Grade inflation at America’s colleges and universities has been a hot-button issue for at least the last two decades, but in more recent years the problem has spread to America’s preschools as well. According to a recent study, the amount of good behavior required to earn one Smiley Face sticker in the average American preschool has fallen by 25% over the last ten years, while the effort required to earn one ‘Nice Job!!’ has fallen by more than 40%. More troubling still, Helper Stars now are regularly awarded to America’s preschoolers for behavior that was once taken for granted, such as sharing, saying ‘please,’ and even napping.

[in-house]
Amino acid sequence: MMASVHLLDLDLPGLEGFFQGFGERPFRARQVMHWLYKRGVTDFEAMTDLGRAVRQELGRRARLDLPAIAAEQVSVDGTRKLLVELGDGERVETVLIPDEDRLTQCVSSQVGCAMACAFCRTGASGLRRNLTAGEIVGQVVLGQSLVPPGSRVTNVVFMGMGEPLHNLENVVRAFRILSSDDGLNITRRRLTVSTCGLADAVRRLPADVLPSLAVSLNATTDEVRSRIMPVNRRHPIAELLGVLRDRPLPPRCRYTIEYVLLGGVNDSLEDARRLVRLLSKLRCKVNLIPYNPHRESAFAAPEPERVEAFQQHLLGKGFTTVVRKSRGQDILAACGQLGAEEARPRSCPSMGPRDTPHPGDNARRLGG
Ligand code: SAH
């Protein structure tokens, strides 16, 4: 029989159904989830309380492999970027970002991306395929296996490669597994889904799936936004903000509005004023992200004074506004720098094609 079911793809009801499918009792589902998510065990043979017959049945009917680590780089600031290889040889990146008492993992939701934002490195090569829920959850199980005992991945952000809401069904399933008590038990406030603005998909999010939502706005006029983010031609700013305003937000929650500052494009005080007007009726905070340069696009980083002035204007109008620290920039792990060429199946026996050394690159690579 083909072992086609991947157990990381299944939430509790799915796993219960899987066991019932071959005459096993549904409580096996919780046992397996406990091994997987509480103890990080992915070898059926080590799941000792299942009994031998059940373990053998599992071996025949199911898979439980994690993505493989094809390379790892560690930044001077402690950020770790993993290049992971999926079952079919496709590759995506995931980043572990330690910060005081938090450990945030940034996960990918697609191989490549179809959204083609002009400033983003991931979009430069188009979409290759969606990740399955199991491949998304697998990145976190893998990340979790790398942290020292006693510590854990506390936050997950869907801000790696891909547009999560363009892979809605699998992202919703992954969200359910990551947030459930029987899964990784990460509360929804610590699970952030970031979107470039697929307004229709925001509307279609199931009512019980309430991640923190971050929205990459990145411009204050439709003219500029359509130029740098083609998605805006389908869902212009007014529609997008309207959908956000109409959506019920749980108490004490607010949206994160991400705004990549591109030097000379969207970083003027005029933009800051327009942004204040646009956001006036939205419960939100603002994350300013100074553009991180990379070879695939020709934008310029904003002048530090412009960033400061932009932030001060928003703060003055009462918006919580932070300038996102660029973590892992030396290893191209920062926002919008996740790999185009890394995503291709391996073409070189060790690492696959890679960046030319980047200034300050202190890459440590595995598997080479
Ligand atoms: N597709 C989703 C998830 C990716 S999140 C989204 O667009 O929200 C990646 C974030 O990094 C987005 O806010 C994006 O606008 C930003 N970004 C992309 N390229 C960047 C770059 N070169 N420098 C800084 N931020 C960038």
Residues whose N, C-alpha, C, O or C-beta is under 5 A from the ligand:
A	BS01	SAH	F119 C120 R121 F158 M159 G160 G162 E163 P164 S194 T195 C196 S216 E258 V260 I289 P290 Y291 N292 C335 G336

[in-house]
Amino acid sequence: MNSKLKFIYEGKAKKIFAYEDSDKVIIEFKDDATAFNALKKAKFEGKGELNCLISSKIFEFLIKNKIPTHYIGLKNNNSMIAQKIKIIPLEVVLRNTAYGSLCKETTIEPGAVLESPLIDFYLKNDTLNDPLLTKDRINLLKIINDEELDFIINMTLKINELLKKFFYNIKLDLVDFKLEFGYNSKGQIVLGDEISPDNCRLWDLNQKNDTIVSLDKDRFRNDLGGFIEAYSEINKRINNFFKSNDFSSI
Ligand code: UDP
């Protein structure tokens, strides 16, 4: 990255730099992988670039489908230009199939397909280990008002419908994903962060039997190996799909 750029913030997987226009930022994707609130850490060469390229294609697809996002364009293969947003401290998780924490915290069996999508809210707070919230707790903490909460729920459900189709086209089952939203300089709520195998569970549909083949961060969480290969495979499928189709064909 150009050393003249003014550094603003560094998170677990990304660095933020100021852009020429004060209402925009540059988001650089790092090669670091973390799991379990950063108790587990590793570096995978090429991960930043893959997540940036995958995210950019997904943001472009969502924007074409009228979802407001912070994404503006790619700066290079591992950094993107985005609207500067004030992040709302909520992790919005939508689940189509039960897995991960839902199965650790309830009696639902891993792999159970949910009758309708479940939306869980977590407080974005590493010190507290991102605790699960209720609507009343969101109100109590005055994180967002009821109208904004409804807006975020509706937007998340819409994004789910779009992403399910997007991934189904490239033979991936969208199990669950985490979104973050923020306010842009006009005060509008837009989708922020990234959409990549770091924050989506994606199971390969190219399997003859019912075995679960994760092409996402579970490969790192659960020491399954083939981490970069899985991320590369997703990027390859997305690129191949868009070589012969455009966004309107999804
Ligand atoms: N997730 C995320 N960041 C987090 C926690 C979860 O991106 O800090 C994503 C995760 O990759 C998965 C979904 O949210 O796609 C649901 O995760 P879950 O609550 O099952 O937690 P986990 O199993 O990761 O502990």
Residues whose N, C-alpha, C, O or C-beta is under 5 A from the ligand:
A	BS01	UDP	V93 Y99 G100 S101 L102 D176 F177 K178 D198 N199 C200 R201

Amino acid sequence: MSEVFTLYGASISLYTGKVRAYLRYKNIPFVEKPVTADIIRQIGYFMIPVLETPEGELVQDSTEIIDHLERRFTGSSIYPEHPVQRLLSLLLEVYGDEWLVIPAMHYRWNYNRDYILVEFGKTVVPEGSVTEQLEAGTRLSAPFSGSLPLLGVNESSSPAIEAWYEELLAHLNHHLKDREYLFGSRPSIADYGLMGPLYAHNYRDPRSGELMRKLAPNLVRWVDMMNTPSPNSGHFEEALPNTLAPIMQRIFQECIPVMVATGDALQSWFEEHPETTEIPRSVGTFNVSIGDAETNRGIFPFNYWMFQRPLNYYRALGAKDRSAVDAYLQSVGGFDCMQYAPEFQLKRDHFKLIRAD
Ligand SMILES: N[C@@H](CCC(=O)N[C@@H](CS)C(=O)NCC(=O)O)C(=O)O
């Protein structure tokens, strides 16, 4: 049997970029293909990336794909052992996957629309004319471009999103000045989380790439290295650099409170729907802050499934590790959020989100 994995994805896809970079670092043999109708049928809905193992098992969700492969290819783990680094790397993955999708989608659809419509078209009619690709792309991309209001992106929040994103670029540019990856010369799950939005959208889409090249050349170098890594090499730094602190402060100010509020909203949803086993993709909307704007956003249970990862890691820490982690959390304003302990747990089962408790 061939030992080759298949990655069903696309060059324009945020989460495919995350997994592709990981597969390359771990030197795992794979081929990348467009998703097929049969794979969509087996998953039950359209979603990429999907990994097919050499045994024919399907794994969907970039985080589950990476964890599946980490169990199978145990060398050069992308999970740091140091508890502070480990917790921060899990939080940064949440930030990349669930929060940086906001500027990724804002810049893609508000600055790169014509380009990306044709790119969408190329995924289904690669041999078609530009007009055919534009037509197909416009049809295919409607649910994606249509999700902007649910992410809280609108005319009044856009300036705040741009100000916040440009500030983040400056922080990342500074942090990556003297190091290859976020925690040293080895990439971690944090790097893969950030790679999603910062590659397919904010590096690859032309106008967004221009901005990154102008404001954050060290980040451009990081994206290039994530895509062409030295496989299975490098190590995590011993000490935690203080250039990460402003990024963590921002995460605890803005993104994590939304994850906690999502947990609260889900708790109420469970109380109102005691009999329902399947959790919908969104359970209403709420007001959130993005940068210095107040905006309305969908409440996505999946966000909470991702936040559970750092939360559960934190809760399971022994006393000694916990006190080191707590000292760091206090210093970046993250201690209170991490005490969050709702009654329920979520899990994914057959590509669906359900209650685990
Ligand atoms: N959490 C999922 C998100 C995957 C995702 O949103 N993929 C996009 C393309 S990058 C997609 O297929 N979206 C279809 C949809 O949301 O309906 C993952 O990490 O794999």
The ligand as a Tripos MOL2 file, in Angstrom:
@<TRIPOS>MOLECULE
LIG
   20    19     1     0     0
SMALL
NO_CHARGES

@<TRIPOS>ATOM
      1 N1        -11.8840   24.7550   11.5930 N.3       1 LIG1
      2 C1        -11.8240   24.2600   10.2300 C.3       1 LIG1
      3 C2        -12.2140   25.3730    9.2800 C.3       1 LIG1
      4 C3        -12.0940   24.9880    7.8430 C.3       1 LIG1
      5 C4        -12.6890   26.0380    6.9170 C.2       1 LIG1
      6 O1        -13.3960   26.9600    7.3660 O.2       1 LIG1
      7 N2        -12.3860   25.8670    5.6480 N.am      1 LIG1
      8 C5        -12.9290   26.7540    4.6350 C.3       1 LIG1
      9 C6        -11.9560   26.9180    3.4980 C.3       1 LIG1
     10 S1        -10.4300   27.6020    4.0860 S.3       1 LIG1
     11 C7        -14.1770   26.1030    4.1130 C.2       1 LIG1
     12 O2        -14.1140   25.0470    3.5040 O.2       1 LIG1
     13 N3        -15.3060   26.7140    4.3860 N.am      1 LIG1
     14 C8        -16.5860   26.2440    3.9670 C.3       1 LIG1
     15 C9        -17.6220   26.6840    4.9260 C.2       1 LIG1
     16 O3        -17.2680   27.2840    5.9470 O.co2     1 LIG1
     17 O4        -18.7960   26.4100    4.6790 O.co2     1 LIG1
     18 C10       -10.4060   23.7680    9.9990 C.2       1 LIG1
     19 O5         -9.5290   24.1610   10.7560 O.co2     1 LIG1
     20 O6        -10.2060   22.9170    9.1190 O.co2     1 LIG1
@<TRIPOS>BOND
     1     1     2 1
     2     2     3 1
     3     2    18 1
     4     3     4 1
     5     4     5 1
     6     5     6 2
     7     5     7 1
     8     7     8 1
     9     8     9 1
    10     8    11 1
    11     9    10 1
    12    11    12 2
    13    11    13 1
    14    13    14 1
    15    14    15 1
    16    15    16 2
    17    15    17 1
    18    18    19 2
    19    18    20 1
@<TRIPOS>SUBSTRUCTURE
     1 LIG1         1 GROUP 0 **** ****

Contacted for this article, Thomas Friedman, New York Times columnist, author of the best-selling book, The World is Flat, and all-around expert on just about everything, commented, “Will these American kids be in for a rude awakening when they enter the new, globalized, interconnected, borderless economy? I think so. In other words, it seems likely. Once they’re out in the real world, will these kids be rewarded with a Helper Star or a Smiley Face sticker every time they set up a new supply chain network? I don’t think so. In other words, it seems unlikely. Do you think the kids in China and India are getting any stickers in preschool? No siree. All their stickers are exported to the US, and their notion of preschool is two years of working in a bauxite mine.” Friedman concluded, “Have I mentioned that the world is flat?”